When Instagram recently announced that they would hide like counts for videos or photos on their platform, the world suddenly stopped. Millions of users stood still in anticipation of what will happen next. Even though Instagram is currently testing this solution only in selected countries, this move sprung the discussion about likes in general. Do we need likes at all? Are they useful? Can we have social media without likes?
How do Instagram ‘likes’ work?
Usually, when you post photo or video to your Instagram feed, your followers can like or comment on it. Generally speaking, likes are showing the appreciation of the content. The more likes you get, the better received is your content. But not only that. Likes are important to creators because this is one of the components that gets picked up by Instagram algorithms. The almighty algorithms, which then position your content and decide who will see it.
Within the Instagram community it is well known, that even if you subscribe to an account, that doesn’t guarantee that you will see this account’s content in your feed. It’s the Instagram, who decides what you see, based on the content you like, comment and interact with. It’s almost like on Instagram you have your very own guide, which shows you only the best things tailormade especially for you.
That’s one of the reasons why everyone cares about likes. They want to create content that is visible to many people. The type of content which Instagram algorithm chooses to be shown in ‘Top Posts’ or the ‘Explore’ tab. Truly, the type of content which will make you the influencer and makes you famous.
Buying Instagram ‘likes’ – is it a good business?
There are apps on iTunes where users can buy “likes” or “like” strangers’ photos with a guarantee they will get “likes” in return. Likes or number of follower became Instagram currency. Everyone wants to have more, to the point that more impatient users are willing to pay real money for it.
Do ‘likes’ have an
impact on how you feel?
Social media have a big impact on your mental health. For many people, it seems to have a negative impact, especially in times then we are present on social media very often. Social comparing, evaluating self-worth based on social media feedback is a fast road to feeling isolated, depressed and anxious.
In response, social media platforms seem like they want to help out. Perhaps they feel like part of the problem. In the end, they are in charge of platforms accused of creating the ‘like’ culture. Some studies provide evidence of the negative effects of it on mental health.
Most definitely, they could become part of the solution. Instagram already previously claimed that they want to get away from the pressure of like counts. They’ve created Instagram Stories as a response to this problem and had great success with it. Next step could be hiding the ‘likes’. Instagram claims: “We want your followers to focus on what you share, not how many likes your posts get,”.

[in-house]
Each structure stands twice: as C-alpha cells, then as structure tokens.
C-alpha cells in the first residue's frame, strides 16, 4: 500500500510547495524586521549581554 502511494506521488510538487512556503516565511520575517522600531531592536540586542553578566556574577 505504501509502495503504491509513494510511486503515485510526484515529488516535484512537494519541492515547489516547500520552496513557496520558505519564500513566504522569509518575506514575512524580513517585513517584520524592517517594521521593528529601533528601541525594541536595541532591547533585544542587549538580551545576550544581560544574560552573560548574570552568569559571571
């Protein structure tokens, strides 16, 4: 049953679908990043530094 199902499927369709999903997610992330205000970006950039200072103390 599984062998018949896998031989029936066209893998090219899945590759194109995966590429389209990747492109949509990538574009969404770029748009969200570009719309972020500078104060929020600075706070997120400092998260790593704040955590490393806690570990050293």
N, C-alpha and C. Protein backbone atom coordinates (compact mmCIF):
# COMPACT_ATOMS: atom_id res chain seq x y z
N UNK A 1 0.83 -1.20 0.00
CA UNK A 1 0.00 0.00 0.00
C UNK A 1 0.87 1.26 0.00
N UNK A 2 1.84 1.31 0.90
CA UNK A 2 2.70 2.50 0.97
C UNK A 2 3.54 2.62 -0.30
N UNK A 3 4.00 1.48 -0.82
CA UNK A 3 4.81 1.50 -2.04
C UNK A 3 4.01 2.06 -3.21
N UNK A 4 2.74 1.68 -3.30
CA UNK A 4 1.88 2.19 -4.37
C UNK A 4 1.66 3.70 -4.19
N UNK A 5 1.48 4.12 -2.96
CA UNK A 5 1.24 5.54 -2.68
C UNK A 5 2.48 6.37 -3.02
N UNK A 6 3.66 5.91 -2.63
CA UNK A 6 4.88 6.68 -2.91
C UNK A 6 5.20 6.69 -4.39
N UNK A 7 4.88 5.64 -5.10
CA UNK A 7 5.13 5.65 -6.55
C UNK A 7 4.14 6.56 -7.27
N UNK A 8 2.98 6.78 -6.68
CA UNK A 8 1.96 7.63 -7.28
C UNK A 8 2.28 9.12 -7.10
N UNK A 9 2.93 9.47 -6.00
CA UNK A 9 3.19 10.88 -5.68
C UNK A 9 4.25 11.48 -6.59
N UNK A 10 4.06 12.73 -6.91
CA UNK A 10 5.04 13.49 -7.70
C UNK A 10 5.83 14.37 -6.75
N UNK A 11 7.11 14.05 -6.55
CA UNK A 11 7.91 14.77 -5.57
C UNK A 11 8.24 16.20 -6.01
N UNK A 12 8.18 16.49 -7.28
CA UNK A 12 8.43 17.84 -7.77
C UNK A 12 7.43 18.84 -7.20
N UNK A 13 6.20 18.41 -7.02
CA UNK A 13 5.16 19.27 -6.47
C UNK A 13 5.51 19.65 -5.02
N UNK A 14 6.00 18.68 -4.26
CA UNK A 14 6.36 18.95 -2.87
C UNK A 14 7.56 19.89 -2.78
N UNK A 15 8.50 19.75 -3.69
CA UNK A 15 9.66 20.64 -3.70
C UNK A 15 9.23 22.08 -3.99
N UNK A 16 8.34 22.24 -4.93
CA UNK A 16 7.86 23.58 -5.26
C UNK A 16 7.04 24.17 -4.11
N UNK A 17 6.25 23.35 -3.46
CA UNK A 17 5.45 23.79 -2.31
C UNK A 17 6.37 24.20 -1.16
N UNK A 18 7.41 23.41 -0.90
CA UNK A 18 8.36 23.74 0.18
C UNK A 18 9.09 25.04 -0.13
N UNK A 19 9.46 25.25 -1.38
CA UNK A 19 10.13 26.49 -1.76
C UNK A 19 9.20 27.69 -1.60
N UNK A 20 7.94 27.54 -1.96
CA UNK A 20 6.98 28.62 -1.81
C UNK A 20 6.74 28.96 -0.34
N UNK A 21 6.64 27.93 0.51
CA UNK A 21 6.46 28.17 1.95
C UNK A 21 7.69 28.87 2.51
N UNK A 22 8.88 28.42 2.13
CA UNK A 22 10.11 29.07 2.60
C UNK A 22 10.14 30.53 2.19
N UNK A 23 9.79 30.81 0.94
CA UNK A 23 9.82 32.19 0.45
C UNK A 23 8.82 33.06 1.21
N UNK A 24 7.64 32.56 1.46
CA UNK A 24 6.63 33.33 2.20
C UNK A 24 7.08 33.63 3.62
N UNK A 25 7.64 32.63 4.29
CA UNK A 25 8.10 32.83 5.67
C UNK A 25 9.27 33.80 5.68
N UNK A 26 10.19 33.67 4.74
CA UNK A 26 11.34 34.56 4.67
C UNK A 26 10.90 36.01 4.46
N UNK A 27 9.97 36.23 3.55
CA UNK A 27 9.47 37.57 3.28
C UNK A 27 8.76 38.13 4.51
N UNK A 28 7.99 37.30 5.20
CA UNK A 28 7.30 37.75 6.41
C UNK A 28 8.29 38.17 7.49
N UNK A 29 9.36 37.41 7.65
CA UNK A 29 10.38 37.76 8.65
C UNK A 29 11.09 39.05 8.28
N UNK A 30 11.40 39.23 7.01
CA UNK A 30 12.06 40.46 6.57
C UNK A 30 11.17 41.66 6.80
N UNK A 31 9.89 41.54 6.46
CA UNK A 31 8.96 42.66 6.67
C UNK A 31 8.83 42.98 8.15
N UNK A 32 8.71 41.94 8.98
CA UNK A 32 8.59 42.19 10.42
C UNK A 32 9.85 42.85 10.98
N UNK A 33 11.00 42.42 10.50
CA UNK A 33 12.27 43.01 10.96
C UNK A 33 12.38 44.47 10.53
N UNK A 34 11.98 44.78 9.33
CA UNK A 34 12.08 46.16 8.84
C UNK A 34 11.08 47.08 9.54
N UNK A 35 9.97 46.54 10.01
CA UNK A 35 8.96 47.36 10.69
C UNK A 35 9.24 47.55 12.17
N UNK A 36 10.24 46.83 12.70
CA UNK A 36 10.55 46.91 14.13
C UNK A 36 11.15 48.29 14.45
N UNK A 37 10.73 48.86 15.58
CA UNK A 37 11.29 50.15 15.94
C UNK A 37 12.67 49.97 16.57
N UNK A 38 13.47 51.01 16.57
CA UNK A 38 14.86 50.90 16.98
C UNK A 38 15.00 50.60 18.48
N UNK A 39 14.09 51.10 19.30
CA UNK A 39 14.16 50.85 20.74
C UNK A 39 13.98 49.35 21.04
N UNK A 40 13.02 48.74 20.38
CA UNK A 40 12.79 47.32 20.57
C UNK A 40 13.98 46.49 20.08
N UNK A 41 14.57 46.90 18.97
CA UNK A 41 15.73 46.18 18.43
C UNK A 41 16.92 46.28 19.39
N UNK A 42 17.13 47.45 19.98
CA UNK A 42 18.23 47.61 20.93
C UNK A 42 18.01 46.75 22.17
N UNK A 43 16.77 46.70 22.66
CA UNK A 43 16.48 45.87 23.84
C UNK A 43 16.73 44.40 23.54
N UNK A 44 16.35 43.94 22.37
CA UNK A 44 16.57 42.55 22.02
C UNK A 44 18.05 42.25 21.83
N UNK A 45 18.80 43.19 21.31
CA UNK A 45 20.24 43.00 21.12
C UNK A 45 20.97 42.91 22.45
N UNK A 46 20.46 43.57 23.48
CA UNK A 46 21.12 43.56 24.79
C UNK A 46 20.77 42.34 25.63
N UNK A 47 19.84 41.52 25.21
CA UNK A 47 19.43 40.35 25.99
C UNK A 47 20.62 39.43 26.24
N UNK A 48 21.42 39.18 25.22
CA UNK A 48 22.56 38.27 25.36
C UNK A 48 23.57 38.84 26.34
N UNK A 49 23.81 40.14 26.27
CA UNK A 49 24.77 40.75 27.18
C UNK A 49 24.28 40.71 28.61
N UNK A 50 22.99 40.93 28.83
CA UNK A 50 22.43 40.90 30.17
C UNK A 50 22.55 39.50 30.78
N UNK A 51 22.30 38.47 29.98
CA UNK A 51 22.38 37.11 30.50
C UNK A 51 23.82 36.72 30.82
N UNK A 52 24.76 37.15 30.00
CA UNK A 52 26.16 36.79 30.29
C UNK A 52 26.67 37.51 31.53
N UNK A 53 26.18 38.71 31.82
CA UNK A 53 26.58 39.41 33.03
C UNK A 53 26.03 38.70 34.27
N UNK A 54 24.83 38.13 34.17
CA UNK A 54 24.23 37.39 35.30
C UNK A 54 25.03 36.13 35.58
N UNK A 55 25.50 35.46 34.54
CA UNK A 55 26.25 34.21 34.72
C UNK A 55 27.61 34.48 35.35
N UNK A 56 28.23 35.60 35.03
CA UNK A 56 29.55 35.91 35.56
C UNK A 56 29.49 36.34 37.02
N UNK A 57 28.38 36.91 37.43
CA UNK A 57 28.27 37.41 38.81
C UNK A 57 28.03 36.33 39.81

Everyone realized that ‘likes’ create lots of pressure on creators. Some might feel like they cannot simply express themselves without being judged. Perhaps the world with no likes would be better? We wouldn’t have the need to compare ourselves…or would we?
Social comparison theory
Theories that individuals determine their social and personal worth based on how they compare with others are not new. Way before social media existed, in 1954 Leon Festinger proposed the Social comparison theory. The theory explains how individuals compare themselves to others in order to learn how to define the self. It’s individuals way of self-improvement and self-motivation.
Many people think that the trend of comparing ourselves and fighting for ‘likes’ is an element of the present days. That isn’t exactly true. People have always been comparing themselves to others. Before social media, there was a radio, TV or simply other people in the neighborhood, at school, university, at work. The social comparison was happening in the past, it is happening now, and most probably will be in the future.
The only difference is, that nowadays you can do it without even seeing anyone in real life. You don’t have to leave your house to log online, go on Facebook or Instagram and see what others are up to. Social media are full of carefully directed, staged and precisely edited photos. It’s easier to get caught in a trap, believing that what you see on Instagram is what real life looks life. Very quickly our own lives can start to feel inadequate!
Would the world without ‘likes’ be better?
Perhaps the problem isn’t in ‘likes’. Maybe it’s just that we are trying too hard, pushing content which is perfect, rather than real. We are editing our own lives into Insta-friendly version which is so far out from the reality that is hard to believe even for ourselves. Perhaps is good to log off from time to time and cross-check the Insta version of life with the real deal.
In the end, with or without ‘likes’, there will always be someone who will like our content and someone who doesn’t. There will be people comparing their lives and achievements to others. It’s just part of who we are. Perhaps Instagram will make it a bit more gentle, with removing ‘likes’ which are so obvious. However, with such quick access to everyone’s life (or at least Insta-version of it), it’s inevitable that there will be comparing.
What are your thoughts about this topic?